You may have seen photos of the ‘sushi staircase’. Basically, a wooden flight of stairs with six nigiri sushi placed on each step. That ingenious creation belongs to Takeshi-san, the latest contender in Singapore’s Japanese Cuisine which conveniently located a street away from Holland Village MRT Station.

Stairway to Heaven?

sushi staircase, takeshi-san review

If you’re an avid Reddit user on r/mildlyinteresting, you might be familiar with stories of isolated stairs in the woods. Realists will view them as foundations of long-lost settlements. Meanwhile, the sinister side of the story claims them as portals to hell.

It’s hard to know, as few have ever dared climbed the staircases, with most who say they encountered them reporting feeling unnerved, unwelcome or even nauseous in their presence, leading them to flee.

Marta Jary, Mamma Mia

But what self-control do I have to stop me from climbing up these mysterious flights of stairs, especially when Takeshi-san has conveniently placed sushi on top. (Now I know why Jerry falls for Tom’s traps so easily)

sushi staircase, takeshi-san sushi

I’m sure we can all agree the presentation for this is top-notch. Their Sushi Kaiden Set includes Nigiri Set (S$15), Salmon Set (S$18), Kaidan Basic Set (S$18), and the Aburi Mentai Set (S$22). Some of my favourites include the Uni and Ikura Gunkan, and Hokkaido Hotate nigiri. Takeshi-san’s scallops are one of the plumpest I’ve seen, with traces of sweetness laced in the meat. Of course, everybody’s favourite Salmon Mentaiko Nigiri is on the table as well.

Fusion Dishes

scallop pasta, mentaiko pasta

The Scallop Pasta (S$24) may resemble angel hair, but its springy texture reminded me of Chinese egg noodles. It was tossed in a light coating of mentaiko sauce, giving it subtle traces of umami. The flavour is perfect for those who detest the richness and overwhelming taste of mentaiko. The scallops took the throne with its impressive size and beautiful sear which bestowed a smoky aroma upon the gems of the sea. Additionally, it was perfectly cooked. Neither was it too raw nor dry.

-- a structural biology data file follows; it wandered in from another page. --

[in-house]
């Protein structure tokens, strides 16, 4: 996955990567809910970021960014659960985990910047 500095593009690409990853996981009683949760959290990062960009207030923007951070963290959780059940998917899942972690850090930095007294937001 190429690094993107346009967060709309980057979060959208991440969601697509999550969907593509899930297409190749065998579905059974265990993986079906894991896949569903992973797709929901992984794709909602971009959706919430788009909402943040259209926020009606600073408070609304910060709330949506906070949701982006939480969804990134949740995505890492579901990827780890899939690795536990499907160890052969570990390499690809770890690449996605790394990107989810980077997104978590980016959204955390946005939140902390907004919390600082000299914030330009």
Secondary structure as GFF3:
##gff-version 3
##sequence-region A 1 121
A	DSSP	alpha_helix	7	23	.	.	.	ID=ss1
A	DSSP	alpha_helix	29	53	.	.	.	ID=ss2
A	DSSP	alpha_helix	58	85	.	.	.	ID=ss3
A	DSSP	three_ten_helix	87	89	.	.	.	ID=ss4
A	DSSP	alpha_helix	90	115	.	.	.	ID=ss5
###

cheesy udon with a5 wagyu beef

The A5 Wagyu Truffle Inaniwa Udon (S$32) might confuse you with its linguine shape. But, Inaniwa Udon is just a different type of udon imported from the Akita prefecture in Japan. Essentially, it has the same texture to the thicker, square-cut udon that we’re familiar with, just with less chew since it’s thinner. But, let’s be real. With the A5 Wagyu Beef at the edge of the plate, would your focus really be on the shape of the noodles?

Aesthetic wise, it was a let-down. It looked slightly overcooked, and there wasn’t that nice golden brown crust on it. Guess what? It was still melt-in-the-mouth. Furthermore, perhaps it was due to its lighter flavours, it paired well with the decadent cheese udon that was embellished with light shavings of truffle and halved cherry tomatoes.

Carpaccio – Thin or Thick?

salmon carpaccio

Normally, a carpaccio is served as an appetizer but I chose not to talk about the Salmon Carpaccio (S$12) at the start because I was conflicted. The sauce was beautifully concocted, umami, tangy. But, the slices of salmon was slightly too thick to be a legitimate carpaccio (although some may demand even chunkier slices). Not that it really mattered, since the sauce was more or less infused into the salmon. 

Verdict

$15- $22 for 6 pieces of sushi, inclusive of the sushi staircase was a worthy purchase, in my opinion. Because while you might be paying a little extra for the gimmick, the sushi did taste good nonetheless.

However, personally, I thought that the stars of the meal were the cooked food, namely the Wagyu Udon and Scallop Pasta. Takeshi-San has quite an extensive menu and I see a lot of potential in their other cooked food.

Location: 38 Lor Mambong, Singapore 277694
Tel: +65 8875 1515
Opening hours: 11:30am–3pm, 5:30–10pm

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*This article was written in collaboration with Takeshi-San

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